It’s only a dream? Hardly!
Have you ever told someone your nightmare and they dismissed it saying it’s only a dream? You knew they were wrong. You couldn’t shake your uneasiness.
Every dream has meaning and every dream is important. Dream worker Kevin Todeschi said, “Nothing significant ever happens in your life that you didn’t first dream it.” So, how can you harness the power of dreams to help you?
Some sources report you have 60,000 thoughts each day. It’s impossible to process that many thoughts, interactions, and feelings. In fact, you
only process about 5% of what you experience in a day. That seems a small percentage until you take into account the types of stimuli you encounter. You probably don’t notice the air conditioner cycling on and off. You ignore your heartbeat and respiration. You take those things for granted. You probably don’t even notice you sneezed. When everything works properly, you don’t pay attention. You only notice when something out of the ordinary happens. If the room becomes too hot, you investigate the air conditioner. If you sneeze repeatedly, you might blame your allergies and take an antihistamine.
That’s where your dreams can help. The 95% of unnoticed experiences is stored in your sub-conscious. Overnight, it’s your dreams’ responsibility to sift through your daytime events. What isn’t important, the solitary sneeze, is pushed from your short-term memory and set aside. It’s not forgotten entirely, though, because the memory of that sneeze might become important the day after tomorrow when multiple cold symptoms become apparent.
What about subtle warning signs? Let’s suppose you pass two co-workers conferring in the hallway. You catch part of their conversation and pay no attention. You don’t notice they stopped speaking as you approached. It might not occur to you that they were talking about you.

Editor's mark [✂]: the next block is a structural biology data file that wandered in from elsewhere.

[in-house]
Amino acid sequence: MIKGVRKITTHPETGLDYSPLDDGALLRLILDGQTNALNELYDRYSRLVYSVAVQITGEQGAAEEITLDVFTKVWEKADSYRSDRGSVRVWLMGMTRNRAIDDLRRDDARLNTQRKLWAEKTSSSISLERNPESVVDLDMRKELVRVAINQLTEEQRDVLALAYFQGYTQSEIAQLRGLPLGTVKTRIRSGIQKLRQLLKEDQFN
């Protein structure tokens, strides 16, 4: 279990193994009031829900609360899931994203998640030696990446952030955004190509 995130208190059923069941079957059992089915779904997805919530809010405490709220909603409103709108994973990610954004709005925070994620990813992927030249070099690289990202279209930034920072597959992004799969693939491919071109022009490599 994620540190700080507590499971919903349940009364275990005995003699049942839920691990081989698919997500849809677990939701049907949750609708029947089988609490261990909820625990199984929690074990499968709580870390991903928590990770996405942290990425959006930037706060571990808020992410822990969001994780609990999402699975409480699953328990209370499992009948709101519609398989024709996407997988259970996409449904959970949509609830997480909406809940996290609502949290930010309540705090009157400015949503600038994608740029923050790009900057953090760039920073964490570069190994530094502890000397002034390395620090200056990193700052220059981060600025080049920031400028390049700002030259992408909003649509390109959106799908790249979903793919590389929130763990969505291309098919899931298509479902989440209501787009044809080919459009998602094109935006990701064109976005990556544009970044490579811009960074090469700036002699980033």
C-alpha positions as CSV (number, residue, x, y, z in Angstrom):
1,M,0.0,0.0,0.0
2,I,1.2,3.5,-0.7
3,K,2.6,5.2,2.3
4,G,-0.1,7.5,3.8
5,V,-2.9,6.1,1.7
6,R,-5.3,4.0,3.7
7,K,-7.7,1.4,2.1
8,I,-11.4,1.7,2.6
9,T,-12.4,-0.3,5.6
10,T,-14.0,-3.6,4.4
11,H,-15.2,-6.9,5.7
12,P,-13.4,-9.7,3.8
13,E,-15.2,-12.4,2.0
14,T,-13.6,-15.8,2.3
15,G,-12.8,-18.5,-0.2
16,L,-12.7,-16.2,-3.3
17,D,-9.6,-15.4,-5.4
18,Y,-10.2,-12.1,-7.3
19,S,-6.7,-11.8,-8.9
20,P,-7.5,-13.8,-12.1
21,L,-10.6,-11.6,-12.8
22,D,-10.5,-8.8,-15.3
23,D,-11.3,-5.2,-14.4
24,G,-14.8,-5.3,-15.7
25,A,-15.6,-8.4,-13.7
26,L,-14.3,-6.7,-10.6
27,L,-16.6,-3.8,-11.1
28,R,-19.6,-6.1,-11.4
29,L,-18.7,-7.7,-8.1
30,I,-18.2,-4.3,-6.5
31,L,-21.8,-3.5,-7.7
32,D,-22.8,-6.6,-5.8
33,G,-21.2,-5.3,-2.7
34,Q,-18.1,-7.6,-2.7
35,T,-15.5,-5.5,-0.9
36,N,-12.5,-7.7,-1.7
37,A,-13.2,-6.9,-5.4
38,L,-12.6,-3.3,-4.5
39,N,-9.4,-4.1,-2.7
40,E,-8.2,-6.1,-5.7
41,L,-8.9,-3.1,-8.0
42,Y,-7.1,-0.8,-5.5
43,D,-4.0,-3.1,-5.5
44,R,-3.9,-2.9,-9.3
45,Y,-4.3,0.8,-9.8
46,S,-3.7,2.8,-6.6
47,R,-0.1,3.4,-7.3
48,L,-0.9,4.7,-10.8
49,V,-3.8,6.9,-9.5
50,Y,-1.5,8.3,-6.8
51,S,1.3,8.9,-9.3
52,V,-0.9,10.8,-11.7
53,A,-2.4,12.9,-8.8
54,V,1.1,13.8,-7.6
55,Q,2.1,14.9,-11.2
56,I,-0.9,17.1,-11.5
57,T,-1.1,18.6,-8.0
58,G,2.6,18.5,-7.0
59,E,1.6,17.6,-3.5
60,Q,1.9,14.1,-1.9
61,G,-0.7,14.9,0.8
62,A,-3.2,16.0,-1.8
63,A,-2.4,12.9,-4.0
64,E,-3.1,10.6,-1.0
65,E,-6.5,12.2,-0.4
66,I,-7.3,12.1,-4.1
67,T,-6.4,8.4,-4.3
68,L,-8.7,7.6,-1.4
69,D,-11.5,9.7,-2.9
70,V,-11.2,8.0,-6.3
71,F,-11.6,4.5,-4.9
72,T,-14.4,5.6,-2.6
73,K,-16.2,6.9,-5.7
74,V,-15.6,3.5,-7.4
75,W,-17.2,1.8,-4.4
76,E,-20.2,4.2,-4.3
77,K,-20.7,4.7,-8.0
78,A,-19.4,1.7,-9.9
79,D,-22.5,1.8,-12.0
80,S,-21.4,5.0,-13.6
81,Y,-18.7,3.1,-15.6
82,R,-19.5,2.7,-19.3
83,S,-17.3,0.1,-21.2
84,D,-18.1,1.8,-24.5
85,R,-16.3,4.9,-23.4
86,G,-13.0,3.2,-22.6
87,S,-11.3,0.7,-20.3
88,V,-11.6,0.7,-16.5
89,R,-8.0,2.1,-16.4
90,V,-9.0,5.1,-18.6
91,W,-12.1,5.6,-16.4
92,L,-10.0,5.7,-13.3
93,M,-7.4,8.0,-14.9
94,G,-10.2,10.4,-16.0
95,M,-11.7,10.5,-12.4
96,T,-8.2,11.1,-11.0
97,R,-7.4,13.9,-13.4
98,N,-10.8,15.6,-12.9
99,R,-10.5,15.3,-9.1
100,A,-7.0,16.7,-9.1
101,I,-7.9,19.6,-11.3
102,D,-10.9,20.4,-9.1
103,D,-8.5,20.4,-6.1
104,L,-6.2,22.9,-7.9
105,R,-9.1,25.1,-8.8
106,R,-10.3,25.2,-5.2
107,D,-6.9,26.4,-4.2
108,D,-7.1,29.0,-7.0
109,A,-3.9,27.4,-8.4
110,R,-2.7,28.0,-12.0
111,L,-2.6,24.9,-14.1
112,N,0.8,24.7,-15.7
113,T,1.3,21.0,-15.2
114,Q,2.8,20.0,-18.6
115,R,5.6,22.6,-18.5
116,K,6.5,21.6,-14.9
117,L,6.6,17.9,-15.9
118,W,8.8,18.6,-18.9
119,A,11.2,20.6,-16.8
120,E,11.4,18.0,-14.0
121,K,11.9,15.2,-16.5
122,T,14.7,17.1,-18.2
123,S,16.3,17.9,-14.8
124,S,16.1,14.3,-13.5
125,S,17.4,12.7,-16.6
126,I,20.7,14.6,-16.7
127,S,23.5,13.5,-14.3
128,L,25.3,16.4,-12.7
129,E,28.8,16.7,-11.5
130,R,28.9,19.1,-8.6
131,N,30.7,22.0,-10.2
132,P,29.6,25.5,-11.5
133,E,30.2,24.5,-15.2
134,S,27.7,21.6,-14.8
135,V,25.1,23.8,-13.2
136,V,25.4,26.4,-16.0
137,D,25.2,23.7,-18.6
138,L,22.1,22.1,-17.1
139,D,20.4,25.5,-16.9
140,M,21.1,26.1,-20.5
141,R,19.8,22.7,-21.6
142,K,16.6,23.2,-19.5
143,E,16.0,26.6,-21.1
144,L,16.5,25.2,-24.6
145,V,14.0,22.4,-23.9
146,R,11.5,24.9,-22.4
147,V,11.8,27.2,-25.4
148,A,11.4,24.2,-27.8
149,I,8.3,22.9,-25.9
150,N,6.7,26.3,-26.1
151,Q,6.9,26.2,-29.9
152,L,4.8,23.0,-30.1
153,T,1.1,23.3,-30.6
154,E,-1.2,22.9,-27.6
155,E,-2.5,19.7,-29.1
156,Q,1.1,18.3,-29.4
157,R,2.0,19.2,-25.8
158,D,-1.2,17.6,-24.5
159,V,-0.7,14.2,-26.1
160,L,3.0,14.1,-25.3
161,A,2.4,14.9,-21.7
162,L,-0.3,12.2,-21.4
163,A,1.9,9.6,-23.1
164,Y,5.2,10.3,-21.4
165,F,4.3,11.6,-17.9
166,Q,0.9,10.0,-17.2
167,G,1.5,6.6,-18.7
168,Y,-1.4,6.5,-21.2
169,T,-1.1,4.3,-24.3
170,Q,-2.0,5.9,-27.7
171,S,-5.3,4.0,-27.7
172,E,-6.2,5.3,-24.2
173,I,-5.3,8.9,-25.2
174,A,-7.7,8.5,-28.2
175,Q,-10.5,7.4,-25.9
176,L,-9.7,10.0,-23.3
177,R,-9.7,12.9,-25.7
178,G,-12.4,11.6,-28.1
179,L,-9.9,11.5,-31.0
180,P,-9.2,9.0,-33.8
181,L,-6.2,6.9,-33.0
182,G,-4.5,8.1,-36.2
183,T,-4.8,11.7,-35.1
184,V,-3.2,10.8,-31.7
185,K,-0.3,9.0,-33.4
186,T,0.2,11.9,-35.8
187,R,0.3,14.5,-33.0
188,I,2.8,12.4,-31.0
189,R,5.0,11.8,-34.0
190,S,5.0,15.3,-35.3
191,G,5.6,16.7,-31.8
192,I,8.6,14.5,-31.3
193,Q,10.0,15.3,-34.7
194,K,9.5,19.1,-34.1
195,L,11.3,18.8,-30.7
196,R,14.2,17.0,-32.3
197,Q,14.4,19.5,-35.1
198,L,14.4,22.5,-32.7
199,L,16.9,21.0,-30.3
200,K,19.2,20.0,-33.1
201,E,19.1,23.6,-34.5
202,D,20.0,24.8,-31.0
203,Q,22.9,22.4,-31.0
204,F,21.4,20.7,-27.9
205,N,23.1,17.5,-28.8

Again, your dreams will jump into action. As your sub-conscious sifts through the rubble of the day, it will focus on the most pressing matters in your life, highlighting important interactions you missed. For instance, if you are in competition with one of those co-workers for a promotion, the conversation you vaguely overheard might contain critical information. Your dreams will tell you what you need to know.
It would be convenient if your dream announced on a billboard that the co-worker is sabotaging your chances for promotion by feeding your boss faulty information about a project you’re managing. However, the language of the sub-conscious is symbolism. You must crack the symbolic code to decipher the warning. You must interpret the symbols.
The following nightmare tells you what you need to know about that hallway conversation.
You enter a dark room. Suddenly you walk into a spider web. Part of it gets caught in your hair. A giant black widow spider moves slowly toward you. Horrified, you can’t move. You try to scream, but no sound comes out.
You awaken in a cold sweat.
Dreams with strong emotion carry critical messages. Fear is potent. The scarier the dream, the more dire the consequences of ignoring the communication. However, you won’t learn the meaning unless you understand the symbolism. Let’s interpret the dream.
A common dream symbol is a house. It can represent you and can indicate a current situation in your life. Are you “in the dark” about something? Are you paralyzed, unable to get out of harm’s way? Could the type of spider be important? It might be if one of the co-workers is a widow. Is she spinning a web of deceit?
Once you understand the dream’s imagery, contextualize the answers. Then plan a course of action.
If you fail to receive the dream’s theme, don’t despair. You’ll get another chance to decipher the code when your dreams send you the same warning using a different scene tonight!